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Among proposals aimed at reducing federal spending for Medicare, some are suggesting that Medigap insurance be restructured to increase the cost-sharing burden on beneficiaries and/or add a surcharge for those that choose plans offering "first-dollar" or "near first-dollar" coverage.   These proposals operate under the assumption that charging beneficiaries more in up-front, out-of-pocket costs will deter them from using unnecessary care.  But this assumption ignores the fact that adding costs for Medigap insurance will deter many beneficiaries from seeking medically necessary care. While these proposals might yield limited federal savings in the short term, such savings would lead many to forego needed care until more acute, and costly, treatment is needed.[1]

Two thirds of people with Medigap coverage live on incomes below $40,000. In addition to monthly Part B and Part D premiums, beneficiaries pay Medigap premiums ranging from $178 – $220 per month.[2]  Beneficiaries turn to Medigap policies for greater financial stability and predictability in determining their health spending, especially if they require more health care services to manage chronic conditions.

Proposals that impose co-pays, deductibles, cost-sharing, or eliminate "first-dollar" Medigap coverage would particularly harm people with chronic conditions and people with limited incomes. This is akin to a "sick tax," forcing people who need care to pay more and get less.  For example, under some Medigap restructuring proposals, it is estimated that 37% of beneficiaries in fair or poor health would face higher costs, as would people with more hospitalizations.[3]

The Affordable Care Act closes the Part D Donut Hole, the built-in gap in prescription drug coverage that forces beneficiaries to pay out-of-pocket for all drug costs between an initial coverage limit and higher, catastrophic limit.  Imposing additional up-front Medigap costs for beneficiaries would create a new Donut Hole, just as we close the old one.  It would also encourage people to leave traditional Medicare and join private Medicare Advantage plans, which are more expensive for Medicare and taxpayers.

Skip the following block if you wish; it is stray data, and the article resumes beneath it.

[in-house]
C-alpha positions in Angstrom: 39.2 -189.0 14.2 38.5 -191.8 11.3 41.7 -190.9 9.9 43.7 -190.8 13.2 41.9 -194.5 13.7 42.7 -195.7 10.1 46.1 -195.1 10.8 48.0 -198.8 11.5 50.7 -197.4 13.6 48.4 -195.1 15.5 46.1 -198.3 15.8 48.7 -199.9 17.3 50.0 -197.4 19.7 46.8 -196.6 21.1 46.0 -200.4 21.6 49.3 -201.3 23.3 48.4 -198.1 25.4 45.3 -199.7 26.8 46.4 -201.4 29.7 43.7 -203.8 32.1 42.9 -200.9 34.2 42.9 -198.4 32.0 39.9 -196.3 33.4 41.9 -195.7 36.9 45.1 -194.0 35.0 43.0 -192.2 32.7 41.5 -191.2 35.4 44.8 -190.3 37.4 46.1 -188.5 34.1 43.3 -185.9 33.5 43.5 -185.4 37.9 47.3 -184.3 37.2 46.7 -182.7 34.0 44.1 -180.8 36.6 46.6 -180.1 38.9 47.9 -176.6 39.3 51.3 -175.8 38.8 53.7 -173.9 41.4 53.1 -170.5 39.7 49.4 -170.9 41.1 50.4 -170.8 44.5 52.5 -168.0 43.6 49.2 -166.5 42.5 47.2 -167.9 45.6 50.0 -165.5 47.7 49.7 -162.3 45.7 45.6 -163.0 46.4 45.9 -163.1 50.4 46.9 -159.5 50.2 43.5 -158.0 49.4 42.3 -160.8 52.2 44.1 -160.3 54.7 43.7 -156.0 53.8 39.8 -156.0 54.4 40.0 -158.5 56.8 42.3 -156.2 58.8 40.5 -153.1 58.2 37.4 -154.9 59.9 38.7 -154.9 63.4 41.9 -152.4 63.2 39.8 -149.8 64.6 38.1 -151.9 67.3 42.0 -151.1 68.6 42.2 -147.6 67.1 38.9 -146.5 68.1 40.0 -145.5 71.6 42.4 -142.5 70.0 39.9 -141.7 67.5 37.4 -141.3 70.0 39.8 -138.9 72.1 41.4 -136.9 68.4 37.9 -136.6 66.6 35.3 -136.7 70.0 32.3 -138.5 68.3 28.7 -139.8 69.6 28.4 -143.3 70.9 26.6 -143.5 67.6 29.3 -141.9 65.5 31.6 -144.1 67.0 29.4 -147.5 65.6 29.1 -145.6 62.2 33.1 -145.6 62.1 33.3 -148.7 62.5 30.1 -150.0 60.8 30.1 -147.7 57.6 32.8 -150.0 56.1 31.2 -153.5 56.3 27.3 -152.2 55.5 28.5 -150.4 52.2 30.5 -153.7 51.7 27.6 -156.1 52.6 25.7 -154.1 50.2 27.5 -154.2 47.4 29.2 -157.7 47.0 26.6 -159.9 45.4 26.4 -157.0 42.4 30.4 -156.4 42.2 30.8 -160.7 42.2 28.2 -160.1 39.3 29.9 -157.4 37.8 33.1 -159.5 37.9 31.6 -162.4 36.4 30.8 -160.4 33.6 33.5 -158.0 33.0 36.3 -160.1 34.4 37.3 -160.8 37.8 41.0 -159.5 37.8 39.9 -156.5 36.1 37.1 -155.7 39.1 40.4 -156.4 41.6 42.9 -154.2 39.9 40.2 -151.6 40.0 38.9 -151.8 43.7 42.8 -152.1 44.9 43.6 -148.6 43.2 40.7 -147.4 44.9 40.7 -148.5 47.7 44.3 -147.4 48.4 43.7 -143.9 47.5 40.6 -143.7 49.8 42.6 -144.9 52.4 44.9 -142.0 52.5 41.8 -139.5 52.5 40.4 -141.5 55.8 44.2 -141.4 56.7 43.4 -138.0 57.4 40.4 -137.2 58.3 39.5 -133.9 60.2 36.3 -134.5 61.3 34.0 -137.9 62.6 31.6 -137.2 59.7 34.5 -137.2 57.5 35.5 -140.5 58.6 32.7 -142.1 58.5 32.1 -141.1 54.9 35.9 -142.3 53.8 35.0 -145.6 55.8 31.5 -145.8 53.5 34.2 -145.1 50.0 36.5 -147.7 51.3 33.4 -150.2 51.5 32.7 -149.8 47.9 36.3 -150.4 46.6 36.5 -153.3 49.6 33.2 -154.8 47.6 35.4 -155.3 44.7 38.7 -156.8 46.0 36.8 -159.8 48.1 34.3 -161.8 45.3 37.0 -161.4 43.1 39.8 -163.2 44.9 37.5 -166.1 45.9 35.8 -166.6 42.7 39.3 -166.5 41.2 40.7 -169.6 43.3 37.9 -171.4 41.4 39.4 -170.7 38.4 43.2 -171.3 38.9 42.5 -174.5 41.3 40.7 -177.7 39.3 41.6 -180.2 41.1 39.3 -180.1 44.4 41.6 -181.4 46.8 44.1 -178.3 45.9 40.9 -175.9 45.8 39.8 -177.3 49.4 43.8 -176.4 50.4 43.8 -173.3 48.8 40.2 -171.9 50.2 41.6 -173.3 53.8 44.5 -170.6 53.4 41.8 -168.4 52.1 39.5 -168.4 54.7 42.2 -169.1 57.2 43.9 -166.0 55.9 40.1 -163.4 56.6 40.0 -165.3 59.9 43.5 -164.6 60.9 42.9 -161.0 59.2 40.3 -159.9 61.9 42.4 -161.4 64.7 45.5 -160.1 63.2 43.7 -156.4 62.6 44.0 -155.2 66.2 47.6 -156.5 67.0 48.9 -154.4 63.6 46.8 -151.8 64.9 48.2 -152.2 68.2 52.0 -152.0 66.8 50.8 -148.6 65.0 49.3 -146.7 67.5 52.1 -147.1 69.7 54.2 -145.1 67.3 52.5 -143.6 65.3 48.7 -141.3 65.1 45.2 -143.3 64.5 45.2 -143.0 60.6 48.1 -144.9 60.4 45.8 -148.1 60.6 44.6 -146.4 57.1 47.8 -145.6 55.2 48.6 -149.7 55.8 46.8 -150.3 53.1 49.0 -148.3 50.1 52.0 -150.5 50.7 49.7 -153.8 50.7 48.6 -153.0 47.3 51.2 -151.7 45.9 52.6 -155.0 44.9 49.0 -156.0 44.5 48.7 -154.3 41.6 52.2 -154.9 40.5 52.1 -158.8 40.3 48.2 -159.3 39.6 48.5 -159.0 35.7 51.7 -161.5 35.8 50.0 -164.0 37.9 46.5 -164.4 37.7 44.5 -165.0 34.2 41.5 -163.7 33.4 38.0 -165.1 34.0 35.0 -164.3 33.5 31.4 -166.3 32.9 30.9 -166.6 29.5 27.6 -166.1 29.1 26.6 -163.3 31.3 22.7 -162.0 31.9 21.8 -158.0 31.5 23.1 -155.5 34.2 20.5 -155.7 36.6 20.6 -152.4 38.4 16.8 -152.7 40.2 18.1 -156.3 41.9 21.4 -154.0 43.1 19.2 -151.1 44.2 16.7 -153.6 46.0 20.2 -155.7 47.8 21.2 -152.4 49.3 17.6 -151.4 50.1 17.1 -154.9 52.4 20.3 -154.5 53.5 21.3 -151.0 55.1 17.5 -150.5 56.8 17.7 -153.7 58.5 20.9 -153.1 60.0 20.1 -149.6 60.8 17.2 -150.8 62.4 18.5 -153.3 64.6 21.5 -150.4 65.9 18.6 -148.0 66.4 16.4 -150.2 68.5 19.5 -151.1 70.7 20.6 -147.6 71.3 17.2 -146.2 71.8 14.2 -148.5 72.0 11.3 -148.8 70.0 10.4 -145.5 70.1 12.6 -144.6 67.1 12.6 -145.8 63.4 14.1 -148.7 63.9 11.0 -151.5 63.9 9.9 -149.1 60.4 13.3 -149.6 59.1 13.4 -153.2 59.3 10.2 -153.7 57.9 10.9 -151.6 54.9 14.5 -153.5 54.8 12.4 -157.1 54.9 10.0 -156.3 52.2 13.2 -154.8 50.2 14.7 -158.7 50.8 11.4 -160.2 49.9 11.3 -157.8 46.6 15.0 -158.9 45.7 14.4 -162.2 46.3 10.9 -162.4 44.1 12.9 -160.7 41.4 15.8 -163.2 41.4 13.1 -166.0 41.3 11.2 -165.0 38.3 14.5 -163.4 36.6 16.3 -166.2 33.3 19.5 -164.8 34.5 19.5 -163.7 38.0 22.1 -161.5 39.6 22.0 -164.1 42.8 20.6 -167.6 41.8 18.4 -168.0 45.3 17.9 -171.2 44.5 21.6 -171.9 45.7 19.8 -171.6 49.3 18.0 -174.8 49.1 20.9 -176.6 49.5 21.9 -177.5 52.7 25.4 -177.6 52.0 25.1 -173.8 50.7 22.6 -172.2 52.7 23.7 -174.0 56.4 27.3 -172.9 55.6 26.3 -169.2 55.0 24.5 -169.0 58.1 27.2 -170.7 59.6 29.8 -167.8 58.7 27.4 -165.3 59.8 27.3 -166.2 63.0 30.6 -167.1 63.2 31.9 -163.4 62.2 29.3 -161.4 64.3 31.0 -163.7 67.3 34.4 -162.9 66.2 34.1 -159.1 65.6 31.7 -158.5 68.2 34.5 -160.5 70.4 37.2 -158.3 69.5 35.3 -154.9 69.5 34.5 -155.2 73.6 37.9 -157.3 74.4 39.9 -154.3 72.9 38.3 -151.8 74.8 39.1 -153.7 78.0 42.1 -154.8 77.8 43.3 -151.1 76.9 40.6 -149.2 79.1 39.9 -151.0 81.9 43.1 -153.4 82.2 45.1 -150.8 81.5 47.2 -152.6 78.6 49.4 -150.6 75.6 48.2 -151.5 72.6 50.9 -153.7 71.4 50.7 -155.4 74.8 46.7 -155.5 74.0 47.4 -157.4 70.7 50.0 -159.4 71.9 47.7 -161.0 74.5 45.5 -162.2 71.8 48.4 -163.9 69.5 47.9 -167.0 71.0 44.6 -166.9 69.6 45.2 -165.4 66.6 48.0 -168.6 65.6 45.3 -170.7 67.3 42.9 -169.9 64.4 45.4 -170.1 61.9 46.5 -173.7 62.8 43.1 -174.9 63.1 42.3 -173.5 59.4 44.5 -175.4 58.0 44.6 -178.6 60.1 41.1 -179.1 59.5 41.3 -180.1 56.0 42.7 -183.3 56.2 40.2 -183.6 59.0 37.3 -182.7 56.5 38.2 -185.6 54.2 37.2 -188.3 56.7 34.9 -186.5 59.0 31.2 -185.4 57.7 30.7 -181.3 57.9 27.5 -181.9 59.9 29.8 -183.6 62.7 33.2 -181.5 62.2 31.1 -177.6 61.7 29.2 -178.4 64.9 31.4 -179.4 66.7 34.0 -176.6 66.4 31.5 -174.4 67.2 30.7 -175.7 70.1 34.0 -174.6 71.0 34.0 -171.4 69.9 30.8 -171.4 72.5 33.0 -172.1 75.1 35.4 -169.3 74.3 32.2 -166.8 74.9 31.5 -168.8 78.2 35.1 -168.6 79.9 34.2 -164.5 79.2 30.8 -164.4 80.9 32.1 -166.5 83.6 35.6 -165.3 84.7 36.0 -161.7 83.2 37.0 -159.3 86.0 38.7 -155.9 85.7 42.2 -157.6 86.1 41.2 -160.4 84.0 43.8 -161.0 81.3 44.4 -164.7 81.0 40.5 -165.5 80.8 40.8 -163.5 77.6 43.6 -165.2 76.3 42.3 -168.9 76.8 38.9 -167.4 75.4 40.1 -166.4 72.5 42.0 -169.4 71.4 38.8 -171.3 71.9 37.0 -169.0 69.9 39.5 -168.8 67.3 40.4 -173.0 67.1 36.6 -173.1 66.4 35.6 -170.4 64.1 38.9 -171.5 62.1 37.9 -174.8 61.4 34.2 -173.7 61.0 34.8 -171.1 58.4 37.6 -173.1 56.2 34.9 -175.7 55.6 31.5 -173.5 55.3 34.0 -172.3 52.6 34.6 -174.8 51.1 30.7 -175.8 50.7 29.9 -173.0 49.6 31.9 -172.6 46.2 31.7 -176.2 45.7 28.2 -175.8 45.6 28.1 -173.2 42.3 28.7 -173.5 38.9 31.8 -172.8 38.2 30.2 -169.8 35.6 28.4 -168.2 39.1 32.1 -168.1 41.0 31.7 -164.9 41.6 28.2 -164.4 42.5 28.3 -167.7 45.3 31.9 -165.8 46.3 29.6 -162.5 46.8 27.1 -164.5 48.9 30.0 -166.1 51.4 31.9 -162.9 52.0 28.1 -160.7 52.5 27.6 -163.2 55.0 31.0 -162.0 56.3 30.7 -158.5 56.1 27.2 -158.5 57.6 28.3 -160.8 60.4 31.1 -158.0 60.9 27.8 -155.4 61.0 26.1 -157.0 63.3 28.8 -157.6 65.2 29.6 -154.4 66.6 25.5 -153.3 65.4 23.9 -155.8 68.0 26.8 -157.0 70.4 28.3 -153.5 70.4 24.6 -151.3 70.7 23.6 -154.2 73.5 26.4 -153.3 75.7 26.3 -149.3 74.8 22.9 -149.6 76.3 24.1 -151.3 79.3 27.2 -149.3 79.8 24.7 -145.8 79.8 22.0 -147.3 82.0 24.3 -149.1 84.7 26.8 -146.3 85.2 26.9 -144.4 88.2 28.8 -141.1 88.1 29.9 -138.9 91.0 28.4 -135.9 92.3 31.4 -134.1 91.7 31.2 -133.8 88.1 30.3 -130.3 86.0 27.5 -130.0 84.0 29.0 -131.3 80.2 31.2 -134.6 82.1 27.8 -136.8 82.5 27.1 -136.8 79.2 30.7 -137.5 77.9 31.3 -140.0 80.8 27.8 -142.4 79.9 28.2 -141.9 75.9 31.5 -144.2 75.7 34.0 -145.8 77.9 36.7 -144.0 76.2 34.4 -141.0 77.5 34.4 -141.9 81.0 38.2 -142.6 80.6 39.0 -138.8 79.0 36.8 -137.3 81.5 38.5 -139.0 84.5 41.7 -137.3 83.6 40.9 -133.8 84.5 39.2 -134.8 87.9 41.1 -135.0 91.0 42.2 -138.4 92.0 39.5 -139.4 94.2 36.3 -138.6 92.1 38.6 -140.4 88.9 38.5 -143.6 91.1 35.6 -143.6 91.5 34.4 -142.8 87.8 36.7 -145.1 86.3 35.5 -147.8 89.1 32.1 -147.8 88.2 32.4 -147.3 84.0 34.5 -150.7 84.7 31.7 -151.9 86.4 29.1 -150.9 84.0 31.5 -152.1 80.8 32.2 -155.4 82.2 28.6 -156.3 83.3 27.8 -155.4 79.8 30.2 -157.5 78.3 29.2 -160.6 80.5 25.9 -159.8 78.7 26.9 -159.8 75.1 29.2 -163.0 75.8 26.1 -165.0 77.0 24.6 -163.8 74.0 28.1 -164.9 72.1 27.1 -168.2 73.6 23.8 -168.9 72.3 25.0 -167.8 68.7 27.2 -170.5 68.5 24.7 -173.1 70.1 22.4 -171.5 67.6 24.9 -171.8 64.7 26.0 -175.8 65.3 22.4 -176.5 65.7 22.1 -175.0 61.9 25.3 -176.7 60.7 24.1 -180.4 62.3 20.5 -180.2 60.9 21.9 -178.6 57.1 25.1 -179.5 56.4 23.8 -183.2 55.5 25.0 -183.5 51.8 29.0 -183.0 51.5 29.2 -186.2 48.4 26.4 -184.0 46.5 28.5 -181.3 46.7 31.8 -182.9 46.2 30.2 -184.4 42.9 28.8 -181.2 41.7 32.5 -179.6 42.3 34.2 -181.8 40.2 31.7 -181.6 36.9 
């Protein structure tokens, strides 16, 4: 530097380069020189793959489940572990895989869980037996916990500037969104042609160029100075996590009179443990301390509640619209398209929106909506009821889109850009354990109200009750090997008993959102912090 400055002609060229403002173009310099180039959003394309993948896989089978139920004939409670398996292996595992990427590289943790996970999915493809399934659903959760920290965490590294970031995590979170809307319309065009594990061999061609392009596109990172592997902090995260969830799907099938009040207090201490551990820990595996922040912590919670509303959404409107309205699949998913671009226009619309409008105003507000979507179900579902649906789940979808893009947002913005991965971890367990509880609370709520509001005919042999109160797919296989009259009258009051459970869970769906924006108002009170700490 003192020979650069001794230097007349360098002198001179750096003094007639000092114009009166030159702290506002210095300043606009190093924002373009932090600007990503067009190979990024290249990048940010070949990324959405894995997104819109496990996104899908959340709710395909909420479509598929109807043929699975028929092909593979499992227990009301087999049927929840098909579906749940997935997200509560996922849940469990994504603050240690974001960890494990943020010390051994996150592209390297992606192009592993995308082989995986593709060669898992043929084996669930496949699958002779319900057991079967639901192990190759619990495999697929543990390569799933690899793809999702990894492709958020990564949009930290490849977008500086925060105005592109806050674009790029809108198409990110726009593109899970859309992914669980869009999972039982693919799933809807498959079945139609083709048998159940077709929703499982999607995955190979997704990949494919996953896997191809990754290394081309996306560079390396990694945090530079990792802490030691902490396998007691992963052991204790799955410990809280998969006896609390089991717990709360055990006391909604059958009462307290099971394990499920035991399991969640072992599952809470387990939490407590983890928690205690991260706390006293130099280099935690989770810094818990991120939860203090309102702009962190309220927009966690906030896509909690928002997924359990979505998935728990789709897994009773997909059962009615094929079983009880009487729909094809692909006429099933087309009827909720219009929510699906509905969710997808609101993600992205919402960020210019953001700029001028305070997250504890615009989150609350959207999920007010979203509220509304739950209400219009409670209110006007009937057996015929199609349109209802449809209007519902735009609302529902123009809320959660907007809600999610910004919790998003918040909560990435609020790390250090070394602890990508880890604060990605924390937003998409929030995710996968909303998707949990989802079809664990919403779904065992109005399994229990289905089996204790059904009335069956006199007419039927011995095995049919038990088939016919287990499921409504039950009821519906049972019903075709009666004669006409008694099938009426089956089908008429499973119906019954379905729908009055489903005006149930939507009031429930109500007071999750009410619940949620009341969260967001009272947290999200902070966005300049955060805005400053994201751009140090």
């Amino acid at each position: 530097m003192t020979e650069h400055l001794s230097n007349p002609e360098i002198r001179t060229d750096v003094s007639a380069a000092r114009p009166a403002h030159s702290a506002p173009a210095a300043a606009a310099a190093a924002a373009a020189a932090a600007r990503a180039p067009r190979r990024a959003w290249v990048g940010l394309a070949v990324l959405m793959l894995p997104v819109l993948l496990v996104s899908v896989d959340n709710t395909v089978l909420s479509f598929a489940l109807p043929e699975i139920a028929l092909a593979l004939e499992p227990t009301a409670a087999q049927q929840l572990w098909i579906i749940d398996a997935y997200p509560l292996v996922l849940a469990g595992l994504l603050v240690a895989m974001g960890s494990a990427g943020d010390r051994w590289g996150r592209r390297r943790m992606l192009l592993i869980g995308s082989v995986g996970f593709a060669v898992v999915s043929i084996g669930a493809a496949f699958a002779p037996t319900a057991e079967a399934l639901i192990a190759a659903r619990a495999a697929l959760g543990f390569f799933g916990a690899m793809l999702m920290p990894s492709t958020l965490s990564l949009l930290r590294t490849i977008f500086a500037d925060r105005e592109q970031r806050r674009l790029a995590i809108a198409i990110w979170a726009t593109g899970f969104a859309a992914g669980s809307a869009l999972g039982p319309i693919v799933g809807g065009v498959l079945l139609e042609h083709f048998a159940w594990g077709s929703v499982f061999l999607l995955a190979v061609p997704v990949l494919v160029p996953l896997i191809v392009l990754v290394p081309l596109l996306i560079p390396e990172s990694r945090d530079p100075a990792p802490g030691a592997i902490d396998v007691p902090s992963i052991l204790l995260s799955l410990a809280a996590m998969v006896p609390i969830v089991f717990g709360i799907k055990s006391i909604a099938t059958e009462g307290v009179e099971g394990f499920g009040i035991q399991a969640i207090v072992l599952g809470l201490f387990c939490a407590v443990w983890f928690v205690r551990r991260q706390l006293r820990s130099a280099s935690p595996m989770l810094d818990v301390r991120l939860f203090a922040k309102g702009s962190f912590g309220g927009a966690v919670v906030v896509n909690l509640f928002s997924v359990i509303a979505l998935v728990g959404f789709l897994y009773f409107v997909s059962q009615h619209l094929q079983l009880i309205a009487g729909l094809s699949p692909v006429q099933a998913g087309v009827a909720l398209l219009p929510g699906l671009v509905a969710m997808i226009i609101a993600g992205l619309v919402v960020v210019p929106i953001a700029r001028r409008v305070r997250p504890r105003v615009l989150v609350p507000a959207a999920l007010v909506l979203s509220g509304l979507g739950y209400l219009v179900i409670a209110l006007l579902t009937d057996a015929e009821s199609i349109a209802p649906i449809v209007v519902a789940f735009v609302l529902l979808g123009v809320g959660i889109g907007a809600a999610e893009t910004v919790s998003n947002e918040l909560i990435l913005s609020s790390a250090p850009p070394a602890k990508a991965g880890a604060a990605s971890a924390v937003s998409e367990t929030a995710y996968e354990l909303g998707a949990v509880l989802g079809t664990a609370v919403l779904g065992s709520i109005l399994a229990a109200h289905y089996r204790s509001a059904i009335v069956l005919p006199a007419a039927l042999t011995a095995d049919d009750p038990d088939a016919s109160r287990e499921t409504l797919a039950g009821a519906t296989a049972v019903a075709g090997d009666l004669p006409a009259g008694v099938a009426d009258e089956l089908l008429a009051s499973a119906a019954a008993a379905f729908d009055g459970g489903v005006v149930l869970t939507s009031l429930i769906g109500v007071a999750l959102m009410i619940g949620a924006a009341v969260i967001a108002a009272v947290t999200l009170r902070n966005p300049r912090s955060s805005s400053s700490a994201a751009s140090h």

There are better ways to achieve savings in Medicare without shifting additional costs to beneficiaries; we urge policymakers to explore them.[4]  

For more information, contact policy analyst Xenia Ruiz ( or attorney David Lipschutz ( in our Washington, DC office at (202) 293-5760.


[1] See Medicare Supplement Insurance First Dollar Coverage and Cost Shares Discussion Paper, National Association of Insurance Commissioners (NAIC), Senior Issues Task Force, Medigap PPCA Subgroup, (October 2011), available at:  Also see, e.g., Leadership Council on Aging (LCAO) issue brief “Reforming Medigap Plans by Shifting Costs onto Beneficiaries: A Flawed Approach to Achieving Medicare Savings” (December 2012), available at:
[2] Medigap Reform: Setting the Context, Kaiser Family Foundation, (September 2011), available at
[3]Medigap Reform: Potential Effects of Benefit Restrictions on Medicare Spending and Beneficiary Costs, Kaiser Family Foundation, (July 2007), available at
[4] See, e.g., previous Weekly Alerts, including finding drug savings in Medicare (November 2011) ; Prescription Drug Rebates (July 2011) ; and additional options for achieving Medicare savings (June 2011)



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